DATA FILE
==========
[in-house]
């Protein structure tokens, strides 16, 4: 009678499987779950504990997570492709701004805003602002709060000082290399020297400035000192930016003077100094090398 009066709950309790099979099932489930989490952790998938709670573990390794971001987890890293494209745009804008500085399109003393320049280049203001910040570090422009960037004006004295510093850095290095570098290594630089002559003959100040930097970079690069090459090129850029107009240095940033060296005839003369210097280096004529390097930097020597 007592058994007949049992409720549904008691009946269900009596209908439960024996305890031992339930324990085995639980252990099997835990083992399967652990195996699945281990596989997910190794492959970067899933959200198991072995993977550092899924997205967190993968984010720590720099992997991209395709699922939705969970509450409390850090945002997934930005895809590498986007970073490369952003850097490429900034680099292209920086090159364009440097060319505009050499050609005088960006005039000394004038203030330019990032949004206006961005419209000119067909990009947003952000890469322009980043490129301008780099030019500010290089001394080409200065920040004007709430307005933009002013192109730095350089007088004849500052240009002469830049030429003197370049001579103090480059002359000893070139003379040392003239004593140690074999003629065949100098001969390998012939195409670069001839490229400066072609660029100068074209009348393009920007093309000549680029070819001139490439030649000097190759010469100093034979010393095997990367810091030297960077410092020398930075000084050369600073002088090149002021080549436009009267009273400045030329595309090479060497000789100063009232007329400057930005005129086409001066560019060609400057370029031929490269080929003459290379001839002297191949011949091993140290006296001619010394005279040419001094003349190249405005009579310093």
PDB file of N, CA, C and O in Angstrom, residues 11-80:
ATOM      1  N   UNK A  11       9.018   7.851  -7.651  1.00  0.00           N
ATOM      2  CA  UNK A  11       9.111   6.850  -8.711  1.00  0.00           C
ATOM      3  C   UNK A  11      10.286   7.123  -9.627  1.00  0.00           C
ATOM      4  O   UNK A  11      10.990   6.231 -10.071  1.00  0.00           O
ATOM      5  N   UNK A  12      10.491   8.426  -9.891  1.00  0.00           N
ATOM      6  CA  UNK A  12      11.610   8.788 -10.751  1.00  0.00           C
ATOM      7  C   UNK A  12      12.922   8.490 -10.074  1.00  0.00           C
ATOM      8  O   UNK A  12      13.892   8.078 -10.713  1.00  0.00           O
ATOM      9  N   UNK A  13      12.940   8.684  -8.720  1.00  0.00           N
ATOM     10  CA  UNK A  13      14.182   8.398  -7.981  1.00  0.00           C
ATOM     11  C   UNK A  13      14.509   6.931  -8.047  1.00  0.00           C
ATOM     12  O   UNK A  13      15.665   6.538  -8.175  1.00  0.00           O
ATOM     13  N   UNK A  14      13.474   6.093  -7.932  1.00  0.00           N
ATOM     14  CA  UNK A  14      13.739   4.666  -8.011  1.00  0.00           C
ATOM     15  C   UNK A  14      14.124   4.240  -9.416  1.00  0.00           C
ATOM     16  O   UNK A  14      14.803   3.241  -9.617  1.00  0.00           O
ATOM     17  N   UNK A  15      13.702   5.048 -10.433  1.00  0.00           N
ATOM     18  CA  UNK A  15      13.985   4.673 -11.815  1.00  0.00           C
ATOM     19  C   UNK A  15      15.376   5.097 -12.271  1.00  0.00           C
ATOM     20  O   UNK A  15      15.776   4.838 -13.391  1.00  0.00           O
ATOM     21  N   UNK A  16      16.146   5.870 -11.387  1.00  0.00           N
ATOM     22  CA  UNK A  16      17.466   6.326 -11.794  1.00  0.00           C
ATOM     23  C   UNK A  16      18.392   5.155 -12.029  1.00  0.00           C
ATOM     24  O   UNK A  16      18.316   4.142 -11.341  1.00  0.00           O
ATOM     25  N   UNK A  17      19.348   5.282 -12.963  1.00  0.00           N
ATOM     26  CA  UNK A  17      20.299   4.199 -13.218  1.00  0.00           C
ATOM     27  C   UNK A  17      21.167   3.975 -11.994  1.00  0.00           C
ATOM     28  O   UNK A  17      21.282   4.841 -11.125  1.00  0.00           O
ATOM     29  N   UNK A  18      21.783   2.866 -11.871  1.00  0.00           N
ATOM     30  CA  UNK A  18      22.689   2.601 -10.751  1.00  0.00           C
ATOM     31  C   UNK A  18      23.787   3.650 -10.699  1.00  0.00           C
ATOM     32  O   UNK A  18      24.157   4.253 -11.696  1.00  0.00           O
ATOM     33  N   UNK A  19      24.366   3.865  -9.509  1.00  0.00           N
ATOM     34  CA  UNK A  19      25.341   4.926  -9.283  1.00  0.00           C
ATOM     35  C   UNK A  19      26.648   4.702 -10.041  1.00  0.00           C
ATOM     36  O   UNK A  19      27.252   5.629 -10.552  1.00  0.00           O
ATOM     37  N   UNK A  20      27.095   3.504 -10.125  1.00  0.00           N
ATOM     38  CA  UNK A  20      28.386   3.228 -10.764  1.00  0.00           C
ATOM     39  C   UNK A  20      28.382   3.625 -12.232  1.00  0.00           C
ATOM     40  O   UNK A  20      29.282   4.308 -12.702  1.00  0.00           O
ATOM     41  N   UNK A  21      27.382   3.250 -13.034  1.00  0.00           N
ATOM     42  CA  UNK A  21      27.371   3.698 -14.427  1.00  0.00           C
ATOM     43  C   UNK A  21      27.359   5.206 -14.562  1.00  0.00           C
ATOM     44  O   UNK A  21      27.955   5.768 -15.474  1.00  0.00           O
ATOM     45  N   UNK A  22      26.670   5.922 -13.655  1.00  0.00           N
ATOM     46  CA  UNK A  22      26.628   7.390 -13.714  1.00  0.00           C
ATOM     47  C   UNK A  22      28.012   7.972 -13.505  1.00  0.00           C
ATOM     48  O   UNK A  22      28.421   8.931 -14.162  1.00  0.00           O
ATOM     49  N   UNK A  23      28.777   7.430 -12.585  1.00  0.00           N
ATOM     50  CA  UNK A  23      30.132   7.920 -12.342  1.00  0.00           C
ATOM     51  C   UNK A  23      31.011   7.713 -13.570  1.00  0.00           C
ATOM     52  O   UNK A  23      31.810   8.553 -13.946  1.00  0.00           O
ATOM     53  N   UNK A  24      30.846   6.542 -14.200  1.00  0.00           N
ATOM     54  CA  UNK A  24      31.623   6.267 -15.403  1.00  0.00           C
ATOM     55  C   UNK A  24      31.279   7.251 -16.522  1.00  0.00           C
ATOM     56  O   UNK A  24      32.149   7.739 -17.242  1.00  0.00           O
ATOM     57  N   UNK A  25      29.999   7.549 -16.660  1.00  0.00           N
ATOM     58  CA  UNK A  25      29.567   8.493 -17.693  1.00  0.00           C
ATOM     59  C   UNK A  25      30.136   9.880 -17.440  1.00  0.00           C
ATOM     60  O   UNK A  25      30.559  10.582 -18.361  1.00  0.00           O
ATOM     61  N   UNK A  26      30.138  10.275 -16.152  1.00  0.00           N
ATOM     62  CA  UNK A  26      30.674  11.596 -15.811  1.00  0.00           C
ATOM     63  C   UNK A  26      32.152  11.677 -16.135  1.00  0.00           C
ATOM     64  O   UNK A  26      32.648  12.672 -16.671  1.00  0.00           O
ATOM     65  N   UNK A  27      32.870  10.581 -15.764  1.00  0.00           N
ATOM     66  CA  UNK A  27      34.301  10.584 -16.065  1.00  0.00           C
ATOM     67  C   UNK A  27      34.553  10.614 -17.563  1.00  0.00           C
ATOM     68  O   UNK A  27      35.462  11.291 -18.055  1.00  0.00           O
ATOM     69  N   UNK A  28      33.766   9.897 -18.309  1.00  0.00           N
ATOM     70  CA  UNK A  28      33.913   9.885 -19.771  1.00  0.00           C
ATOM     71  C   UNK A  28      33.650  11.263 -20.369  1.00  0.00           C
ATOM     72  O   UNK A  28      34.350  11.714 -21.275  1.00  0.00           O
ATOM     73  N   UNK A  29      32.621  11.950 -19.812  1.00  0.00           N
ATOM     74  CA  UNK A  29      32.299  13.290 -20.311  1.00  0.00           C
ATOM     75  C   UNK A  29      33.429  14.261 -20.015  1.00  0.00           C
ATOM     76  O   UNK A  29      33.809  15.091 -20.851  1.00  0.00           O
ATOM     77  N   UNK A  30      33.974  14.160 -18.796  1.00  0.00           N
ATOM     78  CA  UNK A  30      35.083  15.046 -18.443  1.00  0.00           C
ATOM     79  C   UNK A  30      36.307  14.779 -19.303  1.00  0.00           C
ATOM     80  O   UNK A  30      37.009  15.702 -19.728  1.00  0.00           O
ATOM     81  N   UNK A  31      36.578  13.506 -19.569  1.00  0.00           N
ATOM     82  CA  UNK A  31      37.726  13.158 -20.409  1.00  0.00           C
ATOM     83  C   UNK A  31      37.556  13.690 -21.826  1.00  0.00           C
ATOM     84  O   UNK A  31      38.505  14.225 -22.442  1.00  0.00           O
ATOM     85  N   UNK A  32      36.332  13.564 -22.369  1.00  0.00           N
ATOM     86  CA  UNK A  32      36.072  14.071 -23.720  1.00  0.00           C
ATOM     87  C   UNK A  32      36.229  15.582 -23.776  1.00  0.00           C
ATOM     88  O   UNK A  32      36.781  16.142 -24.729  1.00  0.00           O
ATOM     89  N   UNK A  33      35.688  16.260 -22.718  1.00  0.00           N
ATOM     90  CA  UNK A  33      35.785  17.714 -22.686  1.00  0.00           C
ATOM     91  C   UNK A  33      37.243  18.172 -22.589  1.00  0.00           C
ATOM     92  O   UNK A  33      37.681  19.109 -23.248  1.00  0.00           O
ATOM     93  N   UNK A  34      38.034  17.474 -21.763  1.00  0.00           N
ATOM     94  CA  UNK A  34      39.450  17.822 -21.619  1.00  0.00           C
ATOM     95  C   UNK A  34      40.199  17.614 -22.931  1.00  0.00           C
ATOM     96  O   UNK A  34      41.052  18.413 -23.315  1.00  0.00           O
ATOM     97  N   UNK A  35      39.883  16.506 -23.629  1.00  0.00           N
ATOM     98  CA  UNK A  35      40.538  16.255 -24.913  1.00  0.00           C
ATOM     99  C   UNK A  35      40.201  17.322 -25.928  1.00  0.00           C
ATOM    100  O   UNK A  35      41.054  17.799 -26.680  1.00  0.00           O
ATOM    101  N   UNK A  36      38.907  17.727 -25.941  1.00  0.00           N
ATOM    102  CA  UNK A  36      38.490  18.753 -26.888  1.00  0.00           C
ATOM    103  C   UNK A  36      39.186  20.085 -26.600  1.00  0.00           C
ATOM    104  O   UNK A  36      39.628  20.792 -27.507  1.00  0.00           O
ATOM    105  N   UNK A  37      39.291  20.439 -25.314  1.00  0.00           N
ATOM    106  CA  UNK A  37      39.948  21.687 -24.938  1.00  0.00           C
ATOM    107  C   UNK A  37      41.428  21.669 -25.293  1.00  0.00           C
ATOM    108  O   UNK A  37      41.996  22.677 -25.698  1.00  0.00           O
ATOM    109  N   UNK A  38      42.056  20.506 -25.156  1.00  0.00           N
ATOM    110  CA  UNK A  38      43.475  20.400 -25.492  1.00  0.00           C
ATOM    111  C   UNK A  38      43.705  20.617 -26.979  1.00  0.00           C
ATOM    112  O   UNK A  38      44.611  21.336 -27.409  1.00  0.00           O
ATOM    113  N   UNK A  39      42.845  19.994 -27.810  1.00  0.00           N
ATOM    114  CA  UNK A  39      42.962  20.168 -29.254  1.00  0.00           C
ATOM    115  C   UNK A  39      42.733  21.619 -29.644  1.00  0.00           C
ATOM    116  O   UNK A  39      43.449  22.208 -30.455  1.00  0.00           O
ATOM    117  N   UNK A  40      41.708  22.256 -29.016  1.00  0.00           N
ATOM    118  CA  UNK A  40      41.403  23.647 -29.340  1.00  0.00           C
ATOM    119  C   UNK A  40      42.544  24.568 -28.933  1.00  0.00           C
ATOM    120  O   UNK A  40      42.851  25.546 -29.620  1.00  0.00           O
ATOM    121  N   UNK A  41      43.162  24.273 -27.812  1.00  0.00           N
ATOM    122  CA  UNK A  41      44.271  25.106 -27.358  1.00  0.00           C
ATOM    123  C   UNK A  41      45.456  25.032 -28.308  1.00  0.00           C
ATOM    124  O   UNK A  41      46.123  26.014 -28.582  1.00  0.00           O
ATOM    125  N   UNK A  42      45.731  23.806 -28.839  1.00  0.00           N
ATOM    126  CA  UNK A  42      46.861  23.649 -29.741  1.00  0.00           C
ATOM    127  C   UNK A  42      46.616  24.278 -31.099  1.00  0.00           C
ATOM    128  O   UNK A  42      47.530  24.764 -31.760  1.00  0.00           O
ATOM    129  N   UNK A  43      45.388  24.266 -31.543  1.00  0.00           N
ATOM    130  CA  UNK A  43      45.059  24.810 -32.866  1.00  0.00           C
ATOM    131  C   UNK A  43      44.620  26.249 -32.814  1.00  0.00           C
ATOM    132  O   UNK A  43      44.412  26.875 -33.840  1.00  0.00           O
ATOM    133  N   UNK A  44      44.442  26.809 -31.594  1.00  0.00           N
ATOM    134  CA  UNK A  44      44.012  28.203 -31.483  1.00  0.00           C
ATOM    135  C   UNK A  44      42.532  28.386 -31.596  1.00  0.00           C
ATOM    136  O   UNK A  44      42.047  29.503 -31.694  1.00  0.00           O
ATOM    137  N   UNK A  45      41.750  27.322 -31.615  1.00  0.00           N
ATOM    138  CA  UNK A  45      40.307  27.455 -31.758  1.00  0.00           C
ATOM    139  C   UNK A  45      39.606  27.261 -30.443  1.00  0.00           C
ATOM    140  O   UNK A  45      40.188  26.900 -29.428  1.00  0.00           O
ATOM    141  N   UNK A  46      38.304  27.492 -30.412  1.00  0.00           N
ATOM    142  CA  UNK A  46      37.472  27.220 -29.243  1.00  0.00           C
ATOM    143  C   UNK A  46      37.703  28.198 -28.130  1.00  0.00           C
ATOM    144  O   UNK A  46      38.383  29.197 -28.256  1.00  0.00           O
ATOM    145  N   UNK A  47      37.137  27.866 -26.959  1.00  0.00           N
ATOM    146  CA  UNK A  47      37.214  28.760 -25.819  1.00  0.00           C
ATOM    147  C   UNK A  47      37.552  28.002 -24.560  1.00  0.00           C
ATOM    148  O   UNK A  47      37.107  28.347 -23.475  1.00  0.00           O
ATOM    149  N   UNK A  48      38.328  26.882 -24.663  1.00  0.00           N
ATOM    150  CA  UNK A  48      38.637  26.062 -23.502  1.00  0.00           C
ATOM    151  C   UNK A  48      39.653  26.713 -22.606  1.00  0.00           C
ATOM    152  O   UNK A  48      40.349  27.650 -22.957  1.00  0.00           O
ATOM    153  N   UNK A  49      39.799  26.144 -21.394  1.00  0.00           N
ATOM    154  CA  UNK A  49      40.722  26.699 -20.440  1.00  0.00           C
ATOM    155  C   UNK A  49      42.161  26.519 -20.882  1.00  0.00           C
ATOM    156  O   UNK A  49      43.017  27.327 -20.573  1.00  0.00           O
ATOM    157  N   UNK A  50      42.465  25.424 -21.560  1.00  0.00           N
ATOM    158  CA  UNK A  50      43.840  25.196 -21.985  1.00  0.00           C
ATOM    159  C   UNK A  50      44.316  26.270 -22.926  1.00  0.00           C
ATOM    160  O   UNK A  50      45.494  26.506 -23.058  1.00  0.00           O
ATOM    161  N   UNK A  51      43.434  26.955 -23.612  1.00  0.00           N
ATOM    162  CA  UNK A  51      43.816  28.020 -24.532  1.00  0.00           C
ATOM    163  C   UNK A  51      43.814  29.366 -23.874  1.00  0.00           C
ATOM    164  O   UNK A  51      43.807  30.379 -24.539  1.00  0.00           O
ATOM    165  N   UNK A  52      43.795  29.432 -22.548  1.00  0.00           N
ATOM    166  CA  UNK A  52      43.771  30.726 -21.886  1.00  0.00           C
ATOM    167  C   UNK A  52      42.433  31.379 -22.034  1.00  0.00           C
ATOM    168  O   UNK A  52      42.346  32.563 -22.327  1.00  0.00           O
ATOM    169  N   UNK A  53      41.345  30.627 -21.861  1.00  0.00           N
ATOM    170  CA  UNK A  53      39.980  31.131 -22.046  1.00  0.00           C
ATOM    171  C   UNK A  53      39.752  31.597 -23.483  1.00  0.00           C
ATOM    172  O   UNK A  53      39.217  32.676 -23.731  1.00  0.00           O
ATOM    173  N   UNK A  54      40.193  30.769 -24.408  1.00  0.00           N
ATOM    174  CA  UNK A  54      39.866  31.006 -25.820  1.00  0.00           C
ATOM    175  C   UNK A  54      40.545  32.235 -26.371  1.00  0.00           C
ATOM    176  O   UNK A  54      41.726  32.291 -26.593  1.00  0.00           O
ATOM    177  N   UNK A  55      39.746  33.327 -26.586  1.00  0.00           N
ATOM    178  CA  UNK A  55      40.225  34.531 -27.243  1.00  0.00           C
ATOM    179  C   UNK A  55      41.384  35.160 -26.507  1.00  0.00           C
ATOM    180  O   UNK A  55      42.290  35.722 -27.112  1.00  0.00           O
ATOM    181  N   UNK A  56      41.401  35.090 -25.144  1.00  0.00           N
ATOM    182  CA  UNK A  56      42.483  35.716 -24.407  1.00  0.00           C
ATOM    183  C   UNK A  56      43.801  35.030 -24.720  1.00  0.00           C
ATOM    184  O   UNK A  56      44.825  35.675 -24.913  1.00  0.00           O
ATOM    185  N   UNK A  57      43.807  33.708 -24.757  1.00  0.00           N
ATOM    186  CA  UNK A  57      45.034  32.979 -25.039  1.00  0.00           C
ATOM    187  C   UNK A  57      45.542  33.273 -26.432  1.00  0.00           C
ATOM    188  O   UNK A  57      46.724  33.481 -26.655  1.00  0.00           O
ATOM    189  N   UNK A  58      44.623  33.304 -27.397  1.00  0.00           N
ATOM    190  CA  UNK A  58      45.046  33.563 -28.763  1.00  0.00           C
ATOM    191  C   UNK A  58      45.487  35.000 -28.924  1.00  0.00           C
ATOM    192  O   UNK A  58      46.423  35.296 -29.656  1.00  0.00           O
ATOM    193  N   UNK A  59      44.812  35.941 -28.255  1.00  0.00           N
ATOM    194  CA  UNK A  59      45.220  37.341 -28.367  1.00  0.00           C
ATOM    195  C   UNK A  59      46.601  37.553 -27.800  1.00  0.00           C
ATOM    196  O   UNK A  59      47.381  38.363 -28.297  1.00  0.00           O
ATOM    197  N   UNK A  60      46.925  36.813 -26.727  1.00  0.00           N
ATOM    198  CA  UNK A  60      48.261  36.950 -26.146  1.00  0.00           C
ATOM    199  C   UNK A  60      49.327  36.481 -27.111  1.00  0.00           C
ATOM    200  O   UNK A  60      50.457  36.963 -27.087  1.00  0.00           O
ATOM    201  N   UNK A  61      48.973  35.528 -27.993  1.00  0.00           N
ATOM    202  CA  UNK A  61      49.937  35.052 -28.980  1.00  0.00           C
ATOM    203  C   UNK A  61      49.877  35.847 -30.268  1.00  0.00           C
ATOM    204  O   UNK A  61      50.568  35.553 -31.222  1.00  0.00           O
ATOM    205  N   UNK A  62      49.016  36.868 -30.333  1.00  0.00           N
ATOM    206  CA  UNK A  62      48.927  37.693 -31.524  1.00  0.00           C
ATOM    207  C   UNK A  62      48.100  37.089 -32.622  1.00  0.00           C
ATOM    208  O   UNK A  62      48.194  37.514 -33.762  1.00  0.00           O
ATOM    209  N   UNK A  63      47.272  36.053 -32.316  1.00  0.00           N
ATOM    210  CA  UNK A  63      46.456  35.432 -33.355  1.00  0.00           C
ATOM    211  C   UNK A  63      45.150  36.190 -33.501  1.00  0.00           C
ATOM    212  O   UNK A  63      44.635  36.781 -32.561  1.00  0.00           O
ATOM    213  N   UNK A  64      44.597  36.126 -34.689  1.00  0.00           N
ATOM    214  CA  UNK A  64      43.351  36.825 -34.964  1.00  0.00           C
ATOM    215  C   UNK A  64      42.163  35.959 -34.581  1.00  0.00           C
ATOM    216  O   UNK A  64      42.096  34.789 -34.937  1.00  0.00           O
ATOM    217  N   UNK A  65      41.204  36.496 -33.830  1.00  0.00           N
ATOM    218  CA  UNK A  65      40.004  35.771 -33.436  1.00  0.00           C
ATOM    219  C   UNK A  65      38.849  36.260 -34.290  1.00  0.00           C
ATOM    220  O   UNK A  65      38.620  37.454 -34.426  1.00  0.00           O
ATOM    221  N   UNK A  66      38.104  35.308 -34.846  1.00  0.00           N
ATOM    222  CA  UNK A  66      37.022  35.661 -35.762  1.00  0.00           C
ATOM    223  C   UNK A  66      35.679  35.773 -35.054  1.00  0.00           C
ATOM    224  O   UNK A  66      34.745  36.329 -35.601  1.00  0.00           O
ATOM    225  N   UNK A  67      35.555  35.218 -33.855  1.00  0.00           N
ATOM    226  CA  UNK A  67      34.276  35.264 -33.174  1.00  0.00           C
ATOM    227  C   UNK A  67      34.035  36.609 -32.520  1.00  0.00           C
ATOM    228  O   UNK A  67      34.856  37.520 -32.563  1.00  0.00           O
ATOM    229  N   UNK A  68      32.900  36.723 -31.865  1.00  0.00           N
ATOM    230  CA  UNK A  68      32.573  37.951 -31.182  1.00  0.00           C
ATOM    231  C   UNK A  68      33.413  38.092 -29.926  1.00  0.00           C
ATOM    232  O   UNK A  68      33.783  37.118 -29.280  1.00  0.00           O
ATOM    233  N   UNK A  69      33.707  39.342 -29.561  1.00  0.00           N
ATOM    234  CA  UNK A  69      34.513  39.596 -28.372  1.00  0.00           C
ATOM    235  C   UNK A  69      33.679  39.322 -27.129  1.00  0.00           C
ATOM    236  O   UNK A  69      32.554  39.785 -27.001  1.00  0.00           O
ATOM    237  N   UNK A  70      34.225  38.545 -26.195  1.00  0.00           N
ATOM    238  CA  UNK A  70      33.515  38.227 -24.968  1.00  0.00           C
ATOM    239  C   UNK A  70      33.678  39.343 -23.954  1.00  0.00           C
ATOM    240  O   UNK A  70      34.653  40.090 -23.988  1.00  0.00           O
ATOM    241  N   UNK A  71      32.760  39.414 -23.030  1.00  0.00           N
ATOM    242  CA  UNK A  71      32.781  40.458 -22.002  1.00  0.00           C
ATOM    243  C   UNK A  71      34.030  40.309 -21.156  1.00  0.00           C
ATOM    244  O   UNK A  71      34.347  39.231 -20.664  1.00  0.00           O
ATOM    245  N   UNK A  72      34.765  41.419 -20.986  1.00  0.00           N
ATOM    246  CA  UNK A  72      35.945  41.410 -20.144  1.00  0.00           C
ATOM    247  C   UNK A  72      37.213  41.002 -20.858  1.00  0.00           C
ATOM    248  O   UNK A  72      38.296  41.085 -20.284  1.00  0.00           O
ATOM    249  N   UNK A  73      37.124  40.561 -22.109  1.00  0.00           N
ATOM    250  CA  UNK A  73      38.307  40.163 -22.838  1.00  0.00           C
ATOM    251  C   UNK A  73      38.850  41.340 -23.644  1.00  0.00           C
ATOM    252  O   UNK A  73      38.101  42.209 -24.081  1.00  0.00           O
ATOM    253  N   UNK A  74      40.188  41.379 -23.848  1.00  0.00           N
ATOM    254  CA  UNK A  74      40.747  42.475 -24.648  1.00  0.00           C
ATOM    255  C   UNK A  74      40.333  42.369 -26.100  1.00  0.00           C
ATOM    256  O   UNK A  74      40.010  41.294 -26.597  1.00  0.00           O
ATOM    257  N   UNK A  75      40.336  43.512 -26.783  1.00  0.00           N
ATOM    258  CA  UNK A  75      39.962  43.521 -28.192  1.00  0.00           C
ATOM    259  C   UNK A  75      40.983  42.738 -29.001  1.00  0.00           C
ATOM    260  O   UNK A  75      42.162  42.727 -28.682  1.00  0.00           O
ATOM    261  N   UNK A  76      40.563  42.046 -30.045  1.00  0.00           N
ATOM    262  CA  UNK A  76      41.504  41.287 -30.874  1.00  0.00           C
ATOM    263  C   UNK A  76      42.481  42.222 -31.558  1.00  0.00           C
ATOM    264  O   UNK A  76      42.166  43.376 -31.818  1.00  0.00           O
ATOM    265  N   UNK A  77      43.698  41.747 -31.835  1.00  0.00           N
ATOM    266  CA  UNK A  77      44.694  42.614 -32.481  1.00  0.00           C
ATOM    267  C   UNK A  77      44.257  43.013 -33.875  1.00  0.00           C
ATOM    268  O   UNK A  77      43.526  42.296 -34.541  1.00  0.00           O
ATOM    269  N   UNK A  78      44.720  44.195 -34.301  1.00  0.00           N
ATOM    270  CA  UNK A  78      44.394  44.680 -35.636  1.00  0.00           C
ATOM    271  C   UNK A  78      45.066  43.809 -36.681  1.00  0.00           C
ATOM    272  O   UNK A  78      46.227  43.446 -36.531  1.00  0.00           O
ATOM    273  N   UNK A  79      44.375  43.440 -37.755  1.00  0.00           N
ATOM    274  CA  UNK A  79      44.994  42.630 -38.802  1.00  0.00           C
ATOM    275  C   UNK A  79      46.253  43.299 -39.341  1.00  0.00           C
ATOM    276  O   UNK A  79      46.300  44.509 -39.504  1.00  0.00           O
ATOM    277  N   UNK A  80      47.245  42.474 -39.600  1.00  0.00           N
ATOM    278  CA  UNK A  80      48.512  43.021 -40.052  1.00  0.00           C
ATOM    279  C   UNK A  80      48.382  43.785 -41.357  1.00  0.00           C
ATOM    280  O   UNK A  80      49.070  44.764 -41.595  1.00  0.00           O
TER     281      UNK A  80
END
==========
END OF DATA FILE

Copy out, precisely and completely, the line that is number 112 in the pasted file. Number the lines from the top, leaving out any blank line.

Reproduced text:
ATOM    109  N   UNK A  38      42.056  20.506 -25.156  1.00  0.00           N